A new research study shows that those with relatively weak handgrip strength showed signs of accelerated aging of their DNA. Grip strength is a reliable marker of general muscle quality and strength. Those with weak handgrip have genes that appear to be growing old faster than those with greater strength.
What was the Goal of the Research Study?
The goal of this study was to resolve whether grip strength was associated with measures of DNA methylation (DNAm) age acceleration. There is huge evidence linking muscular weakness, as defined by low grip strength, to a host of negative aging-related health results. Given these links, grip strength has been labeled a ‘biomarker of aging’, but the pathways connecting grip strength to negative health consequences are ambiguous.
What were the Research Methods of the Study?
The researchers gathered records from 1,275 participants of an ongoing study of aging who had already given blood tests and used a squeezable device called a hand dynamometer to measure their grip strength. Middle age and older adults from the 2006 to 2008 waves of the Health and Retirement Study with 8–10 years of follow-up were included. The researchers then determined everyone’s approximate epigenetic age from their blood cells using three different clocks.
Cross-sectional and longitudinal regression modeling was conducted to study the association between normalized grip strength (NGS) and three measures of DNAm age acceleration, adjusting for cell composition, sociodemographic variables, and smoking. Longitudinal modeling was also performed to analyze the relationship between the change in absolute grip strength and DNAm age acceleration. The three DNAm clocks utilized for calculating age acceleration include the established DunedinPoAm, PhenoAge, and GrimAge clocks.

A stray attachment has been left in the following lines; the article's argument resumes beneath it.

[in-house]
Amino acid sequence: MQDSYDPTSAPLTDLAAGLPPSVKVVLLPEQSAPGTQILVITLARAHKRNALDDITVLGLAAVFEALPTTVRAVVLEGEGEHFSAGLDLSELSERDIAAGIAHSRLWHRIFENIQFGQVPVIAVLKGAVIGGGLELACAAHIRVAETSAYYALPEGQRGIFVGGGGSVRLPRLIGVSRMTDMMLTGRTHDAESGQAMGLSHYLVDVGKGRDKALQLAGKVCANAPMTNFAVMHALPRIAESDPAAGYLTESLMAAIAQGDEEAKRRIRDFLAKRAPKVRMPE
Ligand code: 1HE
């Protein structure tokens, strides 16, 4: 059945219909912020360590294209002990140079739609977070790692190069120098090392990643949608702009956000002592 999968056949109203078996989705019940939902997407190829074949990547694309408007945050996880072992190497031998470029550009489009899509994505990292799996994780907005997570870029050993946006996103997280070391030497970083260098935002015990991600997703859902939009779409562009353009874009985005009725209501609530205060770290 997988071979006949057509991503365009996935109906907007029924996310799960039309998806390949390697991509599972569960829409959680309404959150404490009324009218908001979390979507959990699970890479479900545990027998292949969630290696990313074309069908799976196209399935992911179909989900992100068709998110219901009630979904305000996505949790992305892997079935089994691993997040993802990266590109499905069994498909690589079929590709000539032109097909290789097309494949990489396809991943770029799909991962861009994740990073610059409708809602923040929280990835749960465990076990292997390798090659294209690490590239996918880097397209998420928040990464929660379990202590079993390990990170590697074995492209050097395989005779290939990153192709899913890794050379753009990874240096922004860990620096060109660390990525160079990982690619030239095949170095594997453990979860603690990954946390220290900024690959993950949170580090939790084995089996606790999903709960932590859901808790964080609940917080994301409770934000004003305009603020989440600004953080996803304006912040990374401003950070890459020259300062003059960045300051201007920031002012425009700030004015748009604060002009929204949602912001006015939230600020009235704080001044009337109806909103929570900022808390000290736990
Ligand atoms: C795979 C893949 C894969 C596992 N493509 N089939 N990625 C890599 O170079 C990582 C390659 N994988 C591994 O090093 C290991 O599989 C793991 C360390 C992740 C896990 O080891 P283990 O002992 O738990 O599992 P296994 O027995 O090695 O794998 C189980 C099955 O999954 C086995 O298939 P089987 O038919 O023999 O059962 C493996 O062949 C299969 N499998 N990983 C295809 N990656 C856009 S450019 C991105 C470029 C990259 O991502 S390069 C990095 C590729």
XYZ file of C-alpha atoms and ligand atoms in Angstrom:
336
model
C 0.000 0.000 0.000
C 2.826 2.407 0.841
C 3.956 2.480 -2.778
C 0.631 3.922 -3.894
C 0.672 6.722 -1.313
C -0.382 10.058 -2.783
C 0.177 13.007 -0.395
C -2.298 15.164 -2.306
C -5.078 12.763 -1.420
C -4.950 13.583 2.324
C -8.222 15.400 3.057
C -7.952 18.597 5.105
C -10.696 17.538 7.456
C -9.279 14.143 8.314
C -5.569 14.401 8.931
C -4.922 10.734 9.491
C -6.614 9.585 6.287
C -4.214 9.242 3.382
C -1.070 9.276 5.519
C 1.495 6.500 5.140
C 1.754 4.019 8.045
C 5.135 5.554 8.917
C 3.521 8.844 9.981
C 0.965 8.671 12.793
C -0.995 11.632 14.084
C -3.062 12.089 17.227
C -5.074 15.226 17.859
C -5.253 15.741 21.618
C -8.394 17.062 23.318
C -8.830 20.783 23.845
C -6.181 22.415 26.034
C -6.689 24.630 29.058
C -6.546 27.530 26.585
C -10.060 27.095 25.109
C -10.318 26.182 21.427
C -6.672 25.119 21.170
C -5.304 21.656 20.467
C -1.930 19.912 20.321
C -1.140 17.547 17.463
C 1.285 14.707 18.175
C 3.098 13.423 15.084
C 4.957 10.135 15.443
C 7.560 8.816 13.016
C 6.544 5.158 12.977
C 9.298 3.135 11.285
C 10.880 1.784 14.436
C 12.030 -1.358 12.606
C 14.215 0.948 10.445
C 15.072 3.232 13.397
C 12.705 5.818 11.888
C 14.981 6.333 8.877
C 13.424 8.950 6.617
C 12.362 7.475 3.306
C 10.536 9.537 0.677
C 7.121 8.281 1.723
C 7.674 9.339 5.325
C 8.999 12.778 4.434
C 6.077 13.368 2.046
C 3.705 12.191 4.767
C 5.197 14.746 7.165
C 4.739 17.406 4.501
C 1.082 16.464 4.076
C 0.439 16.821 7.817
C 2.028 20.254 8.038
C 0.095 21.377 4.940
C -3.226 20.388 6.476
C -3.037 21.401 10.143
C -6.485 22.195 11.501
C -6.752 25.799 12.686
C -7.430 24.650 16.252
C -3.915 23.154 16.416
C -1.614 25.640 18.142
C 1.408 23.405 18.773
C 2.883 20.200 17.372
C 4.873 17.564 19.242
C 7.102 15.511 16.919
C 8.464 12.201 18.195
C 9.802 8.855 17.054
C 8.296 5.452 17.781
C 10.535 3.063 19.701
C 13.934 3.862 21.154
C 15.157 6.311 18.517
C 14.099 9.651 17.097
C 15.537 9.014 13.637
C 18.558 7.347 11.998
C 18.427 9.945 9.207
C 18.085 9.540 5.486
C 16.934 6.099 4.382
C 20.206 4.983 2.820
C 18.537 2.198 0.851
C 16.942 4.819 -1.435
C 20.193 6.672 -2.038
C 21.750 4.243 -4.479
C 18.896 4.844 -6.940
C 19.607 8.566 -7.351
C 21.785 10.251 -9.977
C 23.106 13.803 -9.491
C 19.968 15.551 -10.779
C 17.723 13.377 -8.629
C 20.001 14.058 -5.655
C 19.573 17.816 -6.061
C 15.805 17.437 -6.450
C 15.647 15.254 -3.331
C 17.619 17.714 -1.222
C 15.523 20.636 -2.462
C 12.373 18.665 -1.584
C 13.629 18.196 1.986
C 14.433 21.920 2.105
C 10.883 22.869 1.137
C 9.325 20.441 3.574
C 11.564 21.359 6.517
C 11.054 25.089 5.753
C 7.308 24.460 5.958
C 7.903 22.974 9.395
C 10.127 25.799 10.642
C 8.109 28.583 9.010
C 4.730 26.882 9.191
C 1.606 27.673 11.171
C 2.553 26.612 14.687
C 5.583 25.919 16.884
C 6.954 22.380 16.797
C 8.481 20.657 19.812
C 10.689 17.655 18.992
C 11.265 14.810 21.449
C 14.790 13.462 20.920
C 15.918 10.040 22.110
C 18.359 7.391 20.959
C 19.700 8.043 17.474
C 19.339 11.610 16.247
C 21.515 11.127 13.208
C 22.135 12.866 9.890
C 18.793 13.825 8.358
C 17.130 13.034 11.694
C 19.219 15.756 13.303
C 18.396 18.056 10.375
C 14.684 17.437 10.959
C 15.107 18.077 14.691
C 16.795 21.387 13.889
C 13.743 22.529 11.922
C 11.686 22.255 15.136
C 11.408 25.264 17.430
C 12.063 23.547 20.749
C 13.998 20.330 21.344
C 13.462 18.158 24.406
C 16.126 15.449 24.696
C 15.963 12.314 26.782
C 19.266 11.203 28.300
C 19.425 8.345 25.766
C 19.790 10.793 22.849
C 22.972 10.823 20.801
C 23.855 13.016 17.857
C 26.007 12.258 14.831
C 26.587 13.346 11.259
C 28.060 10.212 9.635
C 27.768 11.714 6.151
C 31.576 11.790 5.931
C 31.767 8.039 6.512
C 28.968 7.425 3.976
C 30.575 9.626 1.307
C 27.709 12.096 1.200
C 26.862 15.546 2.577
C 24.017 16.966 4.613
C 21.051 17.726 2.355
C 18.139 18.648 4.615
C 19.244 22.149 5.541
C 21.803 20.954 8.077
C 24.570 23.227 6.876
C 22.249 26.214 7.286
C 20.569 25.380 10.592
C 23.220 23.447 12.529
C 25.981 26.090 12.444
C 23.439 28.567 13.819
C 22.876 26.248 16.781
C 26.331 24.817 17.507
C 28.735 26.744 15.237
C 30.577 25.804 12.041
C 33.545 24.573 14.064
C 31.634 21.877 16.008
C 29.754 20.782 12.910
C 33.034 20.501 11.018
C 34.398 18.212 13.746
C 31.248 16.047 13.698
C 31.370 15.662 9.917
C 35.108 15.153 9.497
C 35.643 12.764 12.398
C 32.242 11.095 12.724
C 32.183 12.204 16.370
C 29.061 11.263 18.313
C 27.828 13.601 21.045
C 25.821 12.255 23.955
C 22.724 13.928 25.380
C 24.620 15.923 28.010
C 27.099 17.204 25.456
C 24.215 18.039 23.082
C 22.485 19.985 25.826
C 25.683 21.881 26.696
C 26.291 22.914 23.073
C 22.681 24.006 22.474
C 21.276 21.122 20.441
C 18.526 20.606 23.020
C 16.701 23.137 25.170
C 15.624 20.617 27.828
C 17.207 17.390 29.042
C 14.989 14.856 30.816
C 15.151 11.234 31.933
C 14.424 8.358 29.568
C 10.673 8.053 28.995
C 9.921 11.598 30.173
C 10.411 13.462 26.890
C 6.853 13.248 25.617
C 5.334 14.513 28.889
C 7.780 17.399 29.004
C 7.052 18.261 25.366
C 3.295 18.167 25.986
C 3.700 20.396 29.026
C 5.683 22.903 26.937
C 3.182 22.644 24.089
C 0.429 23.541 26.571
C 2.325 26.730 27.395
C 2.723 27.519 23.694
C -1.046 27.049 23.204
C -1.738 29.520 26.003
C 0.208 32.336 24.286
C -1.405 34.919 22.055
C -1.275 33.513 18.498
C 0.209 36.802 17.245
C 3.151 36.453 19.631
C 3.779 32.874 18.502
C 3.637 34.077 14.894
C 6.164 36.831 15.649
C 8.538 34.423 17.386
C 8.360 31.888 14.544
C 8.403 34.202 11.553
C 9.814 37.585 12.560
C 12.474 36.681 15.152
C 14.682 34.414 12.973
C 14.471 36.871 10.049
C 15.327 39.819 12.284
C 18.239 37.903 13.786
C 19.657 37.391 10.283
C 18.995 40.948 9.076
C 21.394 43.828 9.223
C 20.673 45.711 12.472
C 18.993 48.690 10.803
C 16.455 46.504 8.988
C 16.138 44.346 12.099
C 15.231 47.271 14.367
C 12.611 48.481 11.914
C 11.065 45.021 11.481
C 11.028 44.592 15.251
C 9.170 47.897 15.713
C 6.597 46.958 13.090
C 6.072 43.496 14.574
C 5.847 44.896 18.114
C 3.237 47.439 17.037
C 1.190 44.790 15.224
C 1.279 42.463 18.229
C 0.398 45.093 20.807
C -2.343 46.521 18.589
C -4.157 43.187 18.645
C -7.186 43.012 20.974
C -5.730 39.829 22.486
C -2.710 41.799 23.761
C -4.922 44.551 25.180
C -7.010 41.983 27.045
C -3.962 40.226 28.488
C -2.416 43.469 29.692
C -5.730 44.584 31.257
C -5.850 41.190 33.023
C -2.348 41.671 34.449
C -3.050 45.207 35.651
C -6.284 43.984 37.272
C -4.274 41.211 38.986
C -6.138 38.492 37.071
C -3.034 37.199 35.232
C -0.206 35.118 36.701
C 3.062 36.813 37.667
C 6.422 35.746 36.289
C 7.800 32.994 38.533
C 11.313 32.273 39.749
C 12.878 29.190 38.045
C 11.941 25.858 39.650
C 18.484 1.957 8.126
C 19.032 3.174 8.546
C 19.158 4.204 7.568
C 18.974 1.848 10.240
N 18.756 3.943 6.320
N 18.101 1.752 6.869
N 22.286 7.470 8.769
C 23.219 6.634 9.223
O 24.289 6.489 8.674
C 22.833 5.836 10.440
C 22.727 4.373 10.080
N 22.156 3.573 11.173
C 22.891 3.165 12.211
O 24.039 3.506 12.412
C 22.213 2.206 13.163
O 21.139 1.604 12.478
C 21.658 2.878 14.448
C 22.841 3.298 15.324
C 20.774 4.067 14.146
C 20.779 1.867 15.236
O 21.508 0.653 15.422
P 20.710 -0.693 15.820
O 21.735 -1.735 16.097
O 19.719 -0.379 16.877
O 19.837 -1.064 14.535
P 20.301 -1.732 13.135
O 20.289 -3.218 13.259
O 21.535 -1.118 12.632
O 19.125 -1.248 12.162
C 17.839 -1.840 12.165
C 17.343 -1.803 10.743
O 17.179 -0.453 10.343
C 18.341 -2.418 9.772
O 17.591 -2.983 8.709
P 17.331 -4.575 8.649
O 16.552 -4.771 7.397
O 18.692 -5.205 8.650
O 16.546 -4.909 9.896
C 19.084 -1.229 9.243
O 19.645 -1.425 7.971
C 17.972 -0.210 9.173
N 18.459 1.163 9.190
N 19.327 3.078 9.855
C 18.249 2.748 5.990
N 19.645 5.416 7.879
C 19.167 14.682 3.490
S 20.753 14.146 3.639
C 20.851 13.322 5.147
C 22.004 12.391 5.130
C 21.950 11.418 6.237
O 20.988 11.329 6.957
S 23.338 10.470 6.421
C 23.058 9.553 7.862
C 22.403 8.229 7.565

What were the Results and Conclusions of the Findings?
Greater grip strength was conversely linked with DNAm age acceleration for the unadjusted cross-sectional analyses. There was a statistically active association between NGS and DunedinPoAm, PhenoAgeAA, and GrimAgeAAfor men. On the other hand, there was a statistically significant association between NGS and DunedinPoAm only for women. The researchers found out that the weaker the grip strength was, the higher the epigenetic age. Their DNA seemed less youthful, leaving them possibly more susceptible to earlier illness or death.
Though the study shows that people with frailer muscles are also people with elevated epigenetic age, it can’t prove that weakness directly caused anyone’s accelerated aging because other aspects might be at play, such as income, diet, medical history, or lifestyle. “But even with its limitations, the study’s results are provocative, suggesting that our muscular oomph — or its opposite — may influence our epigenomes and, in the process, how fast and well we age,” Peterson said.
Recommendations for Fitness Trainees Based on the Research
If your grip is weak, you can strengthen your grip by getting stronger, in general—not just your hands. Most of us don’t need to parse our precise grip strength to realize we could benefit from more strength training. “The usual exercise pyramids, showing how much exercise you need, put strength training at the top,” Peterson said, “as if it’s the part you need the least of. But strength should be at the bottom, I think, at the base. It’s foundational to health.” It is recommended to try some bodyweight or strength training to alter the age of your epigenome, as well as the brawn of your biceps.